Hoist the bare aluminum pole, my friends: today is Festivus, which means it’s time once again for my favorite holiday tradition, The Airing of Grievances.
For this year’s A of G—the sixth in a series—I’ve gathered some of the worst offenders from the world of marketing: the gaffes, goofs, and boneheaded blunders that we’ll recall for as long as schadenfreude remains in season.
Leave it to the inventive and enterprising Mignon Fogarty, aka Grammar Girl, to turn language peeves (“literally,” “could care less,” “very unique,” et al.) into a card game in which the object is “to annoy your opponent to death.” She’s raising money for Peeve Wars through Fund Anything; contribute now to claim your own card set or another nifty reward.
Some people peeve about new, “unnecessary” words. But language blogger Stan Carey defends them: “Avoiding new and ‘needless’ words in formal contexts is all well and good, but what’s wrong with a grand superfluity elsewhere? Will the language look untidy if words float around not filling vital gaps? Will they gum up the works?”
“We think first / Of vague words that are synonyms for progress / And pair them with footage of a high-speed train.” This Is a Generic Brand Video, from McSweeney’s, of course.
Orenitram, a drug for pulmonary arterial hypertension, is an ananym: The name was created by reverse-spelling the first eight letters of the name of the drug company’s CEO, Martine Rothblatt. But that’s just the beginning of a truly remarkable name story, reported by Catchword.
The new BuzzFeed style guide answers the really tough spelling and usage questions: Is bitchface one word or two? (One.) Is there an E in chocolaty? (No.) What’s the proper abbreviation of douchebag? (d-bag.) What’s the difference between wack and whack? (Look it up; it’s in there.) And, FYI, the word is spelled whoa. Don’t make us repeat ourselves.
“Writing and editing are linked but distinct enterprises, and distinct temperaments are involved. Very few people can move smoothly from the one enterprise to the other.” – John McIntyre, one of the few.
Who names the color of the year? Professional namers, that’s who. The Boston Globe interviewed Bay Area name developer Anthony Shore for his insights into color naming; the article is headlined—care to guess?—“What’s in a Name?” (I tackled the subject of color names myself for a 2011 Visual Thesaurus column.)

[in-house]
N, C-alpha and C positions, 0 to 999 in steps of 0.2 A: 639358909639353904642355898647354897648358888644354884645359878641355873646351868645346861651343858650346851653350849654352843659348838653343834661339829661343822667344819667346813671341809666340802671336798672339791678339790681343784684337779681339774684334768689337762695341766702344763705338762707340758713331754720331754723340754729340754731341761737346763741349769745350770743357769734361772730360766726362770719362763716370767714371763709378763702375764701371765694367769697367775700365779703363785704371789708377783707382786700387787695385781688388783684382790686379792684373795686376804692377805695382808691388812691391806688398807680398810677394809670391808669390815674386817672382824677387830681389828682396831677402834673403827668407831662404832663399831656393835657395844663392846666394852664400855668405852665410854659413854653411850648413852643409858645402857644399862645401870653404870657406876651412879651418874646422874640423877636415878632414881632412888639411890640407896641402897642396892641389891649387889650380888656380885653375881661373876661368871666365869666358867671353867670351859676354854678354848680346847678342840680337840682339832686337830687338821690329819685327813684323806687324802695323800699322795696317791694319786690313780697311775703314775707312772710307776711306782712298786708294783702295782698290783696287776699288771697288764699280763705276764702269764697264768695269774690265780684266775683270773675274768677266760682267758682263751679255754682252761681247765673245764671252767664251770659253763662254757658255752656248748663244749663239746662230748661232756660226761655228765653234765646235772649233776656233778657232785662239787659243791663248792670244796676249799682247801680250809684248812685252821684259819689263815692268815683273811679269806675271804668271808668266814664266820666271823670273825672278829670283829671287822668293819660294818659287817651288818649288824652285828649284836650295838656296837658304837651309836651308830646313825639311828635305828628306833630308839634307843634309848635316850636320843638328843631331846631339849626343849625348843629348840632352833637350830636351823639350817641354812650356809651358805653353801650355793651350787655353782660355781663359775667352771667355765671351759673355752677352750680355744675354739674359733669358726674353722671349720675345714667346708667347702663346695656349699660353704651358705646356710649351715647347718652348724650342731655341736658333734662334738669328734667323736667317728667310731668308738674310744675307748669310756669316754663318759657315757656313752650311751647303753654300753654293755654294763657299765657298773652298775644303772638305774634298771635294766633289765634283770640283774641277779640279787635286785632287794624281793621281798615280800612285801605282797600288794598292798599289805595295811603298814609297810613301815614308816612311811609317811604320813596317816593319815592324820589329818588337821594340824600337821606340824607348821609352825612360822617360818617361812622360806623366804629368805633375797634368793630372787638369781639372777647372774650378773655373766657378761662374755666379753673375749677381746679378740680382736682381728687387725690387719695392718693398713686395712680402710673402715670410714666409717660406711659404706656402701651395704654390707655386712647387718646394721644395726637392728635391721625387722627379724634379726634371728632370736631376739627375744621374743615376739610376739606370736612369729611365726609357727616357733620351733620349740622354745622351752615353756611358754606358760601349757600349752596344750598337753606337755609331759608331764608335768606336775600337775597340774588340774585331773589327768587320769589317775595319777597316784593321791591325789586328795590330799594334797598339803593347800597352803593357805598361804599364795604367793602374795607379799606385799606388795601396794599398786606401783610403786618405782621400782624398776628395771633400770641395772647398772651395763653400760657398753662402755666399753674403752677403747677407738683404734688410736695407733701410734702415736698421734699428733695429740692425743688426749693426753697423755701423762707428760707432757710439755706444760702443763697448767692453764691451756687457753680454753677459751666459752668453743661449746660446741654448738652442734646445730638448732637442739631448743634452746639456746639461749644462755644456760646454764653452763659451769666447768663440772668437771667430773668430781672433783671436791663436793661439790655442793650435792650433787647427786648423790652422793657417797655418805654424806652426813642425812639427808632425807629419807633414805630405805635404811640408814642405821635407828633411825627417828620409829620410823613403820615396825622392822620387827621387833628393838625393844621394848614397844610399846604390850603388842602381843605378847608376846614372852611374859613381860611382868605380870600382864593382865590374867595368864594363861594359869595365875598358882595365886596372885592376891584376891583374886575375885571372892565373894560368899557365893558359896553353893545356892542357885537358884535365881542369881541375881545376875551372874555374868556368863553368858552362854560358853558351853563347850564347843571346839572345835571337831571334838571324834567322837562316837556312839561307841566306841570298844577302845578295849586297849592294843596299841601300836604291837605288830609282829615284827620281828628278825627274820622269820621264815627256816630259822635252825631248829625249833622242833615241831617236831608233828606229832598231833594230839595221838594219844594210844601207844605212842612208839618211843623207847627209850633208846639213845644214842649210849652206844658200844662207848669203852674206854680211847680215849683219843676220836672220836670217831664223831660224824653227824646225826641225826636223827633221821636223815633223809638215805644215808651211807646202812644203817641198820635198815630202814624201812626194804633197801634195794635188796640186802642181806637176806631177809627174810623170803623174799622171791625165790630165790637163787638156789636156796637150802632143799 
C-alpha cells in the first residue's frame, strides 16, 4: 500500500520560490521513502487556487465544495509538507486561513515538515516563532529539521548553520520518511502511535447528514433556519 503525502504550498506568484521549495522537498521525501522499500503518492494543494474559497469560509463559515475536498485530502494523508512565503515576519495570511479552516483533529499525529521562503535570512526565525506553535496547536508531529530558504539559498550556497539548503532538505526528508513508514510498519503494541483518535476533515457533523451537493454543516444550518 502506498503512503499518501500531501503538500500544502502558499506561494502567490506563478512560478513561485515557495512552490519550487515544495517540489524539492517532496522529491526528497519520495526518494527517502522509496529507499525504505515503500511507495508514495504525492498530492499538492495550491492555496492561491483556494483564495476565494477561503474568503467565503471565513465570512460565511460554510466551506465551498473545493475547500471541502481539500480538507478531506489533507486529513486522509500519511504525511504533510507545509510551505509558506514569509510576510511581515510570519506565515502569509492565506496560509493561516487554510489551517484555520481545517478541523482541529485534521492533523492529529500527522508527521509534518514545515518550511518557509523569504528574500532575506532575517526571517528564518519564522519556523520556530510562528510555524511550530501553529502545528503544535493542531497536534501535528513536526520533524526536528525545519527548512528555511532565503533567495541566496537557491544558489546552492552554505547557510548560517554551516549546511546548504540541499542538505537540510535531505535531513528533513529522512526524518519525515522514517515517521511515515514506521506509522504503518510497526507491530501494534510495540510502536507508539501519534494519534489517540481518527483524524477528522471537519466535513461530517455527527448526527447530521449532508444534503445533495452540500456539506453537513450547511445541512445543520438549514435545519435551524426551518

There are no bears in Trance. The word that’s wanted here is grisly.
Finally, a really big goof, as in several inches high:
The great Chicago writer and radio man spelled his last name Terkel (it’s correct in the text beneath the headline). The erroneous spelling appears in an exhibit on the 103rd floor of the Willis Tower that’s been up for “about 14 years,” according to a Chicago Tribune story; no one mentioned the misspelling until this week, when media blogger Jim Romenesko published an item about it.
Stoker, the first English-language film from Korean director Park Chan-wook. A nod to Hitchcock – two shower scenes, an Uncle Charlie, a whistled motif – minus the wit and plus a lot of arty gore.
I recently had the honor of being interviewed by the Chicago Manual of Style—the indispensable resource for editors and publishers—for the monthly Shop Talk feature. I rambled on about the name-development process, mental workouts, and favorite books; the expert CMoS editors made me sound focused. Go take a look. And if you have editing or proofreading questions of your own, check out the CMoS Q&A while you’re there.
Said-bookism: A verb used in place of “said” – almost always a needless distraction. From “said book,” a pamphlet of synonyms for “said.” Said-bookism is a subspecies of “the elegant variation,” the term coined by H.W. Fowler (1858–1933) to describe a substitution of one word for another for the sake of variety.1
Although I was trained early in my editing career to purge manuscripts of fancy synonyms for “said,” I learned only recently that there was a name for the writing sin I’d been correcting. Stephen Dodson, in his Language Hat blog, educated me:
I don’t know if there ever was such a thing as a “said book” listing innumerable substitutes for the simple and useful verb “said,” but that concept is the basis of the term “said-bookism,” known to most professional writers as something to avoid as a sure sign of amateurism.